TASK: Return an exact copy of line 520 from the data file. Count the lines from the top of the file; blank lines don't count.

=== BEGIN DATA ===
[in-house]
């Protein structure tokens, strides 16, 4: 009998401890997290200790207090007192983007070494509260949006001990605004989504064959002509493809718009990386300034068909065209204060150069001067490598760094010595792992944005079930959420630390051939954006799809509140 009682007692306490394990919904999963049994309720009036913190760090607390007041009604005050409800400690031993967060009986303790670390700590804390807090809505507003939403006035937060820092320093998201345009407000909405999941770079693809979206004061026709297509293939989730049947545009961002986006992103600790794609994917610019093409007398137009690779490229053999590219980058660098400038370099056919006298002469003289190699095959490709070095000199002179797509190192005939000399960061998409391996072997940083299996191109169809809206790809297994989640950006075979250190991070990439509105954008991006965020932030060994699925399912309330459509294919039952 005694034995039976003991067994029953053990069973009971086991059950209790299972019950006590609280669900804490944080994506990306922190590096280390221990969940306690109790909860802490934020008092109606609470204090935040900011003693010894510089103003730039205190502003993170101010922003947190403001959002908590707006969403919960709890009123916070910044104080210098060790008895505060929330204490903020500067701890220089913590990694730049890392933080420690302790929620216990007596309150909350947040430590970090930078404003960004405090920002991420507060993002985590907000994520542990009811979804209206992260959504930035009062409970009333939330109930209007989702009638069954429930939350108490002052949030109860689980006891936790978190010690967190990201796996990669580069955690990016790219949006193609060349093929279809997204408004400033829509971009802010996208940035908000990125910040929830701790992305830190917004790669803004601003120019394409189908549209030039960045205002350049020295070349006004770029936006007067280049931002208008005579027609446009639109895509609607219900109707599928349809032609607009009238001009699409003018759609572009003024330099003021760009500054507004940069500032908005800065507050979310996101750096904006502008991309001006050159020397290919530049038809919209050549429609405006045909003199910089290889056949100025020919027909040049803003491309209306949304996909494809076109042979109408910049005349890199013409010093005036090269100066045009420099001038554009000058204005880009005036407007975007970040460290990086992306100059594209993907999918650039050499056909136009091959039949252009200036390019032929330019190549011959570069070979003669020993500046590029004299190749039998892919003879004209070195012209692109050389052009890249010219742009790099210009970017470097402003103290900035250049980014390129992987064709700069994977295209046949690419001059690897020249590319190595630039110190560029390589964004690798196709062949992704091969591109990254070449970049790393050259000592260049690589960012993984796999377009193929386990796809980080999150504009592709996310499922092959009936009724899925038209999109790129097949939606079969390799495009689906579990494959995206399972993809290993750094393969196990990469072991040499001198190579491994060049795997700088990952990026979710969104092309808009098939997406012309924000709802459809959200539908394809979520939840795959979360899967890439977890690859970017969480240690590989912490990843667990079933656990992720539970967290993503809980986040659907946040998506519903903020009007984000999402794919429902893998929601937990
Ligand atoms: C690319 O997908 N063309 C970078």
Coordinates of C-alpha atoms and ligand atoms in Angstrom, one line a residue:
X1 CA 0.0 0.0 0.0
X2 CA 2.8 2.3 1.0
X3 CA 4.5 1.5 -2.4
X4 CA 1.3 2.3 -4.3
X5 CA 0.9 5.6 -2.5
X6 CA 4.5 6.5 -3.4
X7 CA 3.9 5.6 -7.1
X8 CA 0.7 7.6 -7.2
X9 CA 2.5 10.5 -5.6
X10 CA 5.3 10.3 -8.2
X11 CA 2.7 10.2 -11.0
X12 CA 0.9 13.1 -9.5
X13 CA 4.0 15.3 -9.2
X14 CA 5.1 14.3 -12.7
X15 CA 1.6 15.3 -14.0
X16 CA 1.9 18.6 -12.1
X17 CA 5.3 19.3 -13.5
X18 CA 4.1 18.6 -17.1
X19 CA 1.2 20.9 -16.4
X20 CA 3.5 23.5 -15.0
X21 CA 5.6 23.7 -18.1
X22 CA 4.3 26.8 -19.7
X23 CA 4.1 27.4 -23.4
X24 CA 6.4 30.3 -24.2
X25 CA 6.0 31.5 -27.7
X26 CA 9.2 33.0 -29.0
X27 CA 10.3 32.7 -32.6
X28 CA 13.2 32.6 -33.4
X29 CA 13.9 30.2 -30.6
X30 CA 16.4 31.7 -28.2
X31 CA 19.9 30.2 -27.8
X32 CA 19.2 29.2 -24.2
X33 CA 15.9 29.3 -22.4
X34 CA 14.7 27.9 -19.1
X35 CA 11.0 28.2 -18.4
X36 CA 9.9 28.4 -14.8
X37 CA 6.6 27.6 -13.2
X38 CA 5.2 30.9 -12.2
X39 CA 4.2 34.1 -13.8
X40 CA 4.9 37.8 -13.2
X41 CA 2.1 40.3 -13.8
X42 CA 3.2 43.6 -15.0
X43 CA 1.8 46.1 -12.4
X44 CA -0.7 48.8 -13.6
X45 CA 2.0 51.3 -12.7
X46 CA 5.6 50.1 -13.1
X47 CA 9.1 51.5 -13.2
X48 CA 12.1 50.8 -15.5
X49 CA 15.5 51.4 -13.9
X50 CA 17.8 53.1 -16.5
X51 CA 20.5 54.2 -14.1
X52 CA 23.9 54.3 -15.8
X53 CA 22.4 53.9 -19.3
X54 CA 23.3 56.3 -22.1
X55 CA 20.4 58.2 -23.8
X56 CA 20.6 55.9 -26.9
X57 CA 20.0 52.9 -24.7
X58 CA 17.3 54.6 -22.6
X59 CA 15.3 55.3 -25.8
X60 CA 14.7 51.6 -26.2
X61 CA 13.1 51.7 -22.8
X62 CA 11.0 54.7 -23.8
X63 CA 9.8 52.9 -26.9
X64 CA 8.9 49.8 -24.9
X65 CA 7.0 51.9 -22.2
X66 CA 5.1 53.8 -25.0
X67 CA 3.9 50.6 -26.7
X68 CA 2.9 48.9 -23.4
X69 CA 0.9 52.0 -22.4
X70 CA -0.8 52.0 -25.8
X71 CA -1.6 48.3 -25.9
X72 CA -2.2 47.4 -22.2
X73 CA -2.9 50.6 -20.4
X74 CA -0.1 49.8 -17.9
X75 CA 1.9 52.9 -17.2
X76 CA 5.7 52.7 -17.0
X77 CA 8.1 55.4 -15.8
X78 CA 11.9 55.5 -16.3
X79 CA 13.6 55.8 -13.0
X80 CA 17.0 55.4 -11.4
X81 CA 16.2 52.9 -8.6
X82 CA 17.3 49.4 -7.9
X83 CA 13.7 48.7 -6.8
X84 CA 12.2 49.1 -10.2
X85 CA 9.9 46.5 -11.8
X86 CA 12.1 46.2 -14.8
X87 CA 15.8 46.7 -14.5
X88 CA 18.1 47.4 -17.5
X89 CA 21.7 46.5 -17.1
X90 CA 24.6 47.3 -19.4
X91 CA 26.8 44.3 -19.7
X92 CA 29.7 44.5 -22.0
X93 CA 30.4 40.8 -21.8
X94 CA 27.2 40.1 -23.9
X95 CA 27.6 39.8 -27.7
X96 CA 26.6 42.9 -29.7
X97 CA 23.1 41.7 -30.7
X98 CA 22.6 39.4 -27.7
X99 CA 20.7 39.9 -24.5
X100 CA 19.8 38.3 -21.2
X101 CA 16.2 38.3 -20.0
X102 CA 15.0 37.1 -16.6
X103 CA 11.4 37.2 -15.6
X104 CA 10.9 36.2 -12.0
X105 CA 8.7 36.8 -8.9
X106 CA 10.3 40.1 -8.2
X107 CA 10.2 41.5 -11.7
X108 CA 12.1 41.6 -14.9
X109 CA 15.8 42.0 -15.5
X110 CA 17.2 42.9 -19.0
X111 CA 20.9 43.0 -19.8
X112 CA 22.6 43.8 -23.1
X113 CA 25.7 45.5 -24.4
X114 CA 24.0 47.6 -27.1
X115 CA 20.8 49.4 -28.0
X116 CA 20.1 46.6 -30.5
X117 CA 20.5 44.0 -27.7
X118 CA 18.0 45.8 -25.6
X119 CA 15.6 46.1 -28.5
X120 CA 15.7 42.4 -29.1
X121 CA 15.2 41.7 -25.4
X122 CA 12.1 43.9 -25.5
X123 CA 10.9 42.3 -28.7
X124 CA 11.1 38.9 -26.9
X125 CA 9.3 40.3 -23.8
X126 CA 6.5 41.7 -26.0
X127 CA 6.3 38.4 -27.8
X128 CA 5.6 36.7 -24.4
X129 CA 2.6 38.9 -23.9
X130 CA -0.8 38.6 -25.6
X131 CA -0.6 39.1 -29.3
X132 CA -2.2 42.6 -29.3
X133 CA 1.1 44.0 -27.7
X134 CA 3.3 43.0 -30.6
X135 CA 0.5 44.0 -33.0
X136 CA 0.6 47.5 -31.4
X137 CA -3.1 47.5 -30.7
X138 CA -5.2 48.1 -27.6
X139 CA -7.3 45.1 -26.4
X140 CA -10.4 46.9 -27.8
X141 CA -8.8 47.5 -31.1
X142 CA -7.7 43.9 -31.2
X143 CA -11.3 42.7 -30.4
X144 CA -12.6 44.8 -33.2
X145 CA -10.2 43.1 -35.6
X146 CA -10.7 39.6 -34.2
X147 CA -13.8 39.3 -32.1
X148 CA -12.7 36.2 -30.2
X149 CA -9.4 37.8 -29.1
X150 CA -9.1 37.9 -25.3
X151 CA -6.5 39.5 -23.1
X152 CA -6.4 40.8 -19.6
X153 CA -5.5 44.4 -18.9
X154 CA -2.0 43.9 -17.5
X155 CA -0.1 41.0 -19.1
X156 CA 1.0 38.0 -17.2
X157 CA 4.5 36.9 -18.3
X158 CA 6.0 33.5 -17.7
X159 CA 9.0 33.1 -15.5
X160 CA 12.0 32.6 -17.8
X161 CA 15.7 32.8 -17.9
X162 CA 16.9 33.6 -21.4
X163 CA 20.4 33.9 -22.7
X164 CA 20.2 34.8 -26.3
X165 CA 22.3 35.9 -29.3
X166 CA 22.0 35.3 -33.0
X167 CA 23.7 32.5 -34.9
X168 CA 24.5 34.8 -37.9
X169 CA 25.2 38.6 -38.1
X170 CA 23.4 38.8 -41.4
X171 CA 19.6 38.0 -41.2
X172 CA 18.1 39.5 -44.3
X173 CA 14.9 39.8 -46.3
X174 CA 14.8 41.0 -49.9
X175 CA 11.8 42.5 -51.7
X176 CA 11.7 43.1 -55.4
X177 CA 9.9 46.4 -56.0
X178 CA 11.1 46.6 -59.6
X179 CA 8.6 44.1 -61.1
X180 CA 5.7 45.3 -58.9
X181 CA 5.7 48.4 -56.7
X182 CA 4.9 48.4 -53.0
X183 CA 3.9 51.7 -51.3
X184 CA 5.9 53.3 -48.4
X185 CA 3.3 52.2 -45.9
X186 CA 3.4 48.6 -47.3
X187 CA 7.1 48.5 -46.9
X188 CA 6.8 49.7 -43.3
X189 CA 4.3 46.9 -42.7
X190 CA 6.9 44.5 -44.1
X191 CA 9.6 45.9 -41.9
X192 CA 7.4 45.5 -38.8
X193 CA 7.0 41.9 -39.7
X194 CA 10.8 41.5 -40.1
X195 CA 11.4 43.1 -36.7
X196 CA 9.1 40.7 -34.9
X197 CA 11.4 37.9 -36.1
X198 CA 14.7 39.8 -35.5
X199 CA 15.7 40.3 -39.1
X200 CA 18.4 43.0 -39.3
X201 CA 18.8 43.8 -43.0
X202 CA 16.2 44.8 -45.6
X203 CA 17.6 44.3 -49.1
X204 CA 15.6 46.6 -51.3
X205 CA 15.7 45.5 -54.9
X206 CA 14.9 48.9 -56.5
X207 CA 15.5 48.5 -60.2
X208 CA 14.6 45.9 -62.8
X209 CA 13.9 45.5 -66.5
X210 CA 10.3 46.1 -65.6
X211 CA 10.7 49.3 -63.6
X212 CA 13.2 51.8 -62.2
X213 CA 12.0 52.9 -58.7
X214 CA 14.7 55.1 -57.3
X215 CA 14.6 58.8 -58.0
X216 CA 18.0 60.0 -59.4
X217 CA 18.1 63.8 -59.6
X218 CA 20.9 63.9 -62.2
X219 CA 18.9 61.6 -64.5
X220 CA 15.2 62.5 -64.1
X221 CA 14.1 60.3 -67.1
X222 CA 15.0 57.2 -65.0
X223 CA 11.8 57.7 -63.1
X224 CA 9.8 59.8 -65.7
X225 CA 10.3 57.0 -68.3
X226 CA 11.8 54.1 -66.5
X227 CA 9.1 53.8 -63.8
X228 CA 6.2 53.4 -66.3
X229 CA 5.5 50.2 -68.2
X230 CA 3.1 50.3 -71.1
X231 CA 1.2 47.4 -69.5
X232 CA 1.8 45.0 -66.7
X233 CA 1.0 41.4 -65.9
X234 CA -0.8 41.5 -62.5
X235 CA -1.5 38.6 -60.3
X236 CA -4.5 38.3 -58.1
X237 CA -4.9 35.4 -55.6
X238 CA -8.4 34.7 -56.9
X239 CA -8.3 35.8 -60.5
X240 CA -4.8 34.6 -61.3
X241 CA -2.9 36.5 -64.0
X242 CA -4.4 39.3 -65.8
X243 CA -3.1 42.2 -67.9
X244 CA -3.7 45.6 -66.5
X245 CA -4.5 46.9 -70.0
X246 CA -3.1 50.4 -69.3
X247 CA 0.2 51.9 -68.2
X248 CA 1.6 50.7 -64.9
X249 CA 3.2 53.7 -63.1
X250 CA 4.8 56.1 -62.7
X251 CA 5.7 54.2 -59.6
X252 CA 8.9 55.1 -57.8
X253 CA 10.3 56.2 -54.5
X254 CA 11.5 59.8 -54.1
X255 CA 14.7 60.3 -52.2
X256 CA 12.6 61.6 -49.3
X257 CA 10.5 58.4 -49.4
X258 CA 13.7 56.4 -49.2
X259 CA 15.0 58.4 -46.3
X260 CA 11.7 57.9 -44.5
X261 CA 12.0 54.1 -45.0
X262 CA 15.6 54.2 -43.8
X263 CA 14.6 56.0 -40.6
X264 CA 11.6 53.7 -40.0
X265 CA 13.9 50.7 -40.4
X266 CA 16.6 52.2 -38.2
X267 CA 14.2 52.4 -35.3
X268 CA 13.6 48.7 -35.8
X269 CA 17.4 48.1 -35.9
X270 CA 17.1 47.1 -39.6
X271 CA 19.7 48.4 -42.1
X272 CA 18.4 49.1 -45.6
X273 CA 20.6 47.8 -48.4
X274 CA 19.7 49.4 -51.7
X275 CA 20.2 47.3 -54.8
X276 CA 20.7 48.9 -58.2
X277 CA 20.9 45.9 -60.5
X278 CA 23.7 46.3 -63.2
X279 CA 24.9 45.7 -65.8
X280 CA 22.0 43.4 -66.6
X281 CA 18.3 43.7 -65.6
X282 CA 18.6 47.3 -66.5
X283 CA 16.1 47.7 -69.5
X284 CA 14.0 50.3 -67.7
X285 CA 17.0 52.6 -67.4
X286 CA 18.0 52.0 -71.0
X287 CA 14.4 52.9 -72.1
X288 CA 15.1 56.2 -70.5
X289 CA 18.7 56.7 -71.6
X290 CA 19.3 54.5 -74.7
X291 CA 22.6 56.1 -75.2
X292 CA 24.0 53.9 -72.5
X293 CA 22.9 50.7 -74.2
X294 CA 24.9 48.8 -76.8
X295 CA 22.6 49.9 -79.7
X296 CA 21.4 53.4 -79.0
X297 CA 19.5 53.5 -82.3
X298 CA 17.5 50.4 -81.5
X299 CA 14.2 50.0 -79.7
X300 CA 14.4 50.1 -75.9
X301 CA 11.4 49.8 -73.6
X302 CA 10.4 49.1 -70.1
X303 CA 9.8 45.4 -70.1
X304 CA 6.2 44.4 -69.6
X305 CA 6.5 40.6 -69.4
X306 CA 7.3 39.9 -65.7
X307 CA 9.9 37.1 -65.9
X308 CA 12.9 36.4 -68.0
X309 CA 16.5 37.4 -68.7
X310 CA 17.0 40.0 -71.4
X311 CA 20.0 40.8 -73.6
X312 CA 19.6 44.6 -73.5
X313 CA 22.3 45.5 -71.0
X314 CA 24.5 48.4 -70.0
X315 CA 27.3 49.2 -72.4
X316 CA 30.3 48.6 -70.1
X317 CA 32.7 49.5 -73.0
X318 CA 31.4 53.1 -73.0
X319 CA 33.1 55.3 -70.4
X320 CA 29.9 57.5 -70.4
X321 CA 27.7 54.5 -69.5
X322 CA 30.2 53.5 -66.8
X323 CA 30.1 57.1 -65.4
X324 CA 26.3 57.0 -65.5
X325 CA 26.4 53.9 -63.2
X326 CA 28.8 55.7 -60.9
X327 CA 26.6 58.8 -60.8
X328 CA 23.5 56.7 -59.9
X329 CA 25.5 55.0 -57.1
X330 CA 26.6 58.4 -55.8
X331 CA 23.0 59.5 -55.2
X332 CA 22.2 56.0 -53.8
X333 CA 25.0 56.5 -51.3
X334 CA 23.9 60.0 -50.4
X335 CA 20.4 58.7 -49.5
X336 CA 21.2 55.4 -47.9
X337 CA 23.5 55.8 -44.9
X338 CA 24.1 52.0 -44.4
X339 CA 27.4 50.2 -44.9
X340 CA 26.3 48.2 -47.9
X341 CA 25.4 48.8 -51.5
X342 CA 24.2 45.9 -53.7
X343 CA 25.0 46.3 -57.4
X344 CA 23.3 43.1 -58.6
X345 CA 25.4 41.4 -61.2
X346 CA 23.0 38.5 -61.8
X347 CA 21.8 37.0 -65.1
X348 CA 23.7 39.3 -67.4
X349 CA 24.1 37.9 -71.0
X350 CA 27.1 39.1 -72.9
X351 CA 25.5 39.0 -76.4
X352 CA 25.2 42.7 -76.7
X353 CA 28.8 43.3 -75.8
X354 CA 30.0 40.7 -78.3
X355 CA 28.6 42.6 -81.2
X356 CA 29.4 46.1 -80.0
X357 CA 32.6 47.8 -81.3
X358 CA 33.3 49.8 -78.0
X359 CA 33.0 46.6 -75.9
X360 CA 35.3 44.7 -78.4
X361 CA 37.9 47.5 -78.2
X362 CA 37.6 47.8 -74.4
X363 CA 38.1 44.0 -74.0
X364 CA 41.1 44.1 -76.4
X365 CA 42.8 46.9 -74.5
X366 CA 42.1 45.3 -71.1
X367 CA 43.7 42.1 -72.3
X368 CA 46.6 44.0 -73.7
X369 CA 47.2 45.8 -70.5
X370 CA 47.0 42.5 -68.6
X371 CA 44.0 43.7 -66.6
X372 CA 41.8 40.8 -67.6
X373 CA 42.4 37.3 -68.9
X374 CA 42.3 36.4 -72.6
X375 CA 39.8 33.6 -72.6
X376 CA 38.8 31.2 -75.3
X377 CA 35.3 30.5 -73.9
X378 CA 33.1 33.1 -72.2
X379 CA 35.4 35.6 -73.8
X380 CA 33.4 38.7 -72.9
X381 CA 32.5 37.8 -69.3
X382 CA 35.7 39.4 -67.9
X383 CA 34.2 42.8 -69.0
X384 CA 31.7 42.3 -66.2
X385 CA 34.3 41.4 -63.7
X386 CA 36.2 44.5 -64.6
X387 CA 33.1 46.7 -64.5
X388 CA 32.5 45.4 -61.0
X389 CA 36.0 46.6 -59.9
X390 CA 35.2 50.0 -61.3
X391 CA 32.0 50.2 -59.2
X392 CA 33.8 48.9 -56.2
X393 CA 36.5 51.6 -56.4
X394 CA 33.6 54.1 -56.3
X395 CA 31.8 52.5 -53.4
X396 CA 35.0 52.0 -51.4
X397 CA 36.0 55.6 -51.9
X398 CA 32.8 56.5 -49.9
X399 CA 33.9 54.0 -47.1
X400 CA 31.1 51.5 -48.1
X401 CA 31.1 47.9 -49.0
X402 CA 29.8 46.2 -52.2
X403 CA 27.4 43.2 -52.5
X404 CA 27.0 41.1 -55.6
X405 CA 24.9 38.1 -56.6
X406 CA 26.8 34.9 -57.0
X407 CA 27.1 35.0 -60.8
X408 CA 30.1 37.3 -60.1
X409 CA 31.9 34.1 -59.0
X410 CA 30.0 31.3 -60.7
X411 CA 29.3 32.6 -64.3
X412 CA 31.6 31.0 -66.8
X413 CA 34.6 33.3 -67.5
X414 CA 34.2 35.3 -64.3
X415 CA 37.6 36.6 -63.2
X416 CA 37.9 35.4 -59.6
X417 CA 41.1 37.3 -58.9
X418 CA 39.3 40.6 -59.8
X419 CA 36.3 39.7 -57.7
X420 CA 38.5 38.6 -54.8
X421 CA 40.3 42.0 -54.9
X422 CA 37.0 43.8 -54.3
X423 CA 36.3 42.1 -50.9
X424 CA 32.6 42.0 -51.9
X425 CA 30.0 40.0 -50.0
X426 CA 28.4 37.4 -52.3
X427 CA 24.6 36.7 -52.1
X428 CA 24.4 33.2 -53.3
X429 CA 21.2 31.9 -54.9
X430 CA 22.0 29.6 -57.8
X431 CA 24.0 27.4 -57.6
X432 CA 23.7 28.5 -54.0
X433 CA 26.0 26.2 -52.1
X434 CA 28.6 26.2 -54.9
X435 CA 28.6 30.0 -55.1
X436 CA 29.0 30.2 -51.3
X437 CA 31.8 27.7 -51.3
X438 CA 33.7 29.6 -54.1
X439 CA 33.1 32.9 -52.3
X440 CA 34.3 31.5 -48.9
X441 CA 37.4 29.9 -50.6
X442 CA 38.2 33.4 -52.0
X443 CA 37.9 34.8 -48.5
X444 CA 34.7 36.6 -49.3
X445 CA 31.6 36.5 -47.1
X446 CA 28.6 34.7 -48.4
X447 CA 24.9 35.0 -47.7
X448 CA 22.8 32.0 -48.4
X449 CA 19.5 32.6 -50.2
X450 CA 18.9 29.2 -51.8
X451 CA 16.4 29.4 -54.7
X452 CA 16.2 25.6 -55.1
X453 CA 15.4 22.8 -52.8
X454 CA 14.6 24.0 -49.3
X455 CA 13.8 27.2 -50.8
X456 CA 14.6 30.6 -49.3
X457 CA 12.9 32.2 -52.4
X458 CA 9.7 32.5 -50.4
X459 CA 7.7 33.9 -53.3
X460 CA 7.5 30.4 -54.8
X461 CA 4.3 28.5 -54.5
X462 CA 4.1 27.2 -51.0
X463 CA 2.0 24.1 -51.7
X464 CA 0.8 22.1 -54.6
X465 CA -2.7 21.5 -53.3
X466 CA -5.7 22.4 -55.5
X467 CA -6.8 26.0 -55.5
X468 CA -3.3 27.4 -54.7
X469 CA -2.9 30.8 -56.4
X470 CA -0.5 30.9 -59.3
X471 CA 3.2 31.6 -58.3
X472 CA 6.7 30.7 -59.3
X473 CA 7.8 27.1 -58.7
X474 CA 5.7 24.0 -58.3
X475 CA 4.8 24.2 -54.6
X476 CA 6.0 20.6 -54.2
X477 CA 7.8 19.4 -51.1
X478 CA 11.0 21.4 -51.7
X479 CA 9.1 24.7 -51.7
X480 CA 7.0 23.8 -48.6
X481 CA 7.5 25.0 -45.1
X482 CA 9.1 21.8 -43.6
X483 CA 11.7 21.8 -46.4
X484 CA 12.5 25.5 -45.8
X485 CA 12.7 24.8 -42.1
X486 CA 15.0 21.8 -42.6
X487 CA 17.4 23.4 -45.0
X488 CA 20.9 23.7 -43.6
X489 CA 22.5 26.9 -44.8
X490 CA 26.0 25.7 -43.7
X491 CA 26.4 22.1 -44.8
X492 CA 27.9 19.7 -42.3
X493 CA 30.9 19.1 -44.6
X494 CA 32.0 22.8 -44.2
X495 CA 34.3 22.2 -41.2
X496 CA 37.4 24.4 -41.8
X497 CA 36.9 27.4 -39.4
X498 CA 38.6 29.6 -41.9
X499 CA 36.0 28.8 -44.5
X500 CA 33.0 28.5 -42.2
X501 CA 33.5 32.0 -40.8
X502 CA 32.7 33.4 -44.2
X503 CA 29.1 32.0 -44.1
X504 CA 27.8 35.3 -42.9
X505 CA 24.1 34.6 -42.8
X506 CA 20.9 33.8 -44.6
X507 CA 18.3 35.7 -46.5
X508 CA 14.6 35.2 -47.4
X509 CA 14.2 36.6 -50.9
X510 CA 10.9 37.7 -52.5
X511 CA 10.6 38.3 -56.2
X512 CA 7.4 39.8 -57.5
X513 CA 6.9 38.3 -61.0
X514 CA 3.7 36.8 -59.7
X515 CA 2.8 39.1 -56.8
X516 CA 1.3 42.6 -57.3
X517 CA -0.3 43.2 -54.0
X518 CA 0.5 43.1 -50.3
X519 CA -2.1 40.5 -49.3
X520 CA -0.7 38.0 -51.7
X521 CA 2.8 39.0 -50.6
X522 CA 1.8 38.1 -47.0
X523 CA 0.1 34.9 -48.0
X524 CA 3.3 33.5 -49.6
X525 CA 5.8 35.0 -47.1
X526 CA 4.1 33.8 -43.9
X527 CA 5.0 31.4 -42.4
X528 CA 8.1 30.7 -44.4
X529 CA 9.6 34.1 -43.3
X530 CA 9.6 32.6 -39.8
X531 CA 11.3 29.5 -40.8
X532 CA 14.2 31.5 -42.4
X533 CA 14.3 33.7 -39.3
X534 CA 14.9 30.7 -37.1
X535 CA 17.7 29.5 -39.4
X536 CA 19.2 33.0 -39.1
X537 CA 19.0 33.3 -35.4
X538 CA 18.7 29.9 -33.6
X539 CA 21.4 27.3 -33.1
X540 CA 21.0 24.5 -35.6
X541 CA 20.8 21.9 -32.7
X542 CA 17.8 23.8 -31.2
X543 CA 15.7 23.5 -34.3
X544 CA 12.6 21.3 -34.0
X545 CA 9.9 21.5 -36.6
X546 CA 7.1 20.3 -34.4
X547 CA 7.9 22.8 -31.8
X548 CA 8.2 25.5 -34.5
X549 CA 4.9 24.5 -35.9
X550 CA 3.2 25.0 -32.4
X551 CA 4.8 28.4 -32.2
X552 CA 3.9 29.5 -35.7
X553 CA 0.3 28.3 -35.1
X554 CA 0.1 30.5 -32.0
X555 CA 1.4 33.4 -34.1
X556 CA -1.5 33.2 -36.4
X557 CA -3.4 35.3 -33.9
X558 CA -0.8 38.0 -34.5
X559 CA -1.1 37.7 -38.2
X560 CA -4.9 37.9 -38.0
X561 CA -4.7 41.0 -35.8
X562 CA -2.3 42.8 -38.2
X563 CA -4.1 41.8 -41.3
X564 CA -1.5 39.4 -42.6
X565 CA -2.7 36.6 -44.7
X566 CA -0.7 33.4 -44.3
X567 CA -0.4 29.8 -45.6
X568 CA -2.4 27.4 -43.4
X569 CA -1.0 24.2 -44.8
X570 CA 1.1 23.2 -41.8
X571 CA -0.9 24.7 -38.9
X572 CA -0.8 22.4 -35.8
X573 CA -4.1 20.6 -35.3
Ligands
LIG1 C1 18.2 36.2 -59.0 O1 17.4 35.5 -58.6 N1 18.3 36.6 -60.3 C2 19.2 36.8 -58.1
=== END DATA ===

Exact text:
X516 CA 1.3 42.6 -57.3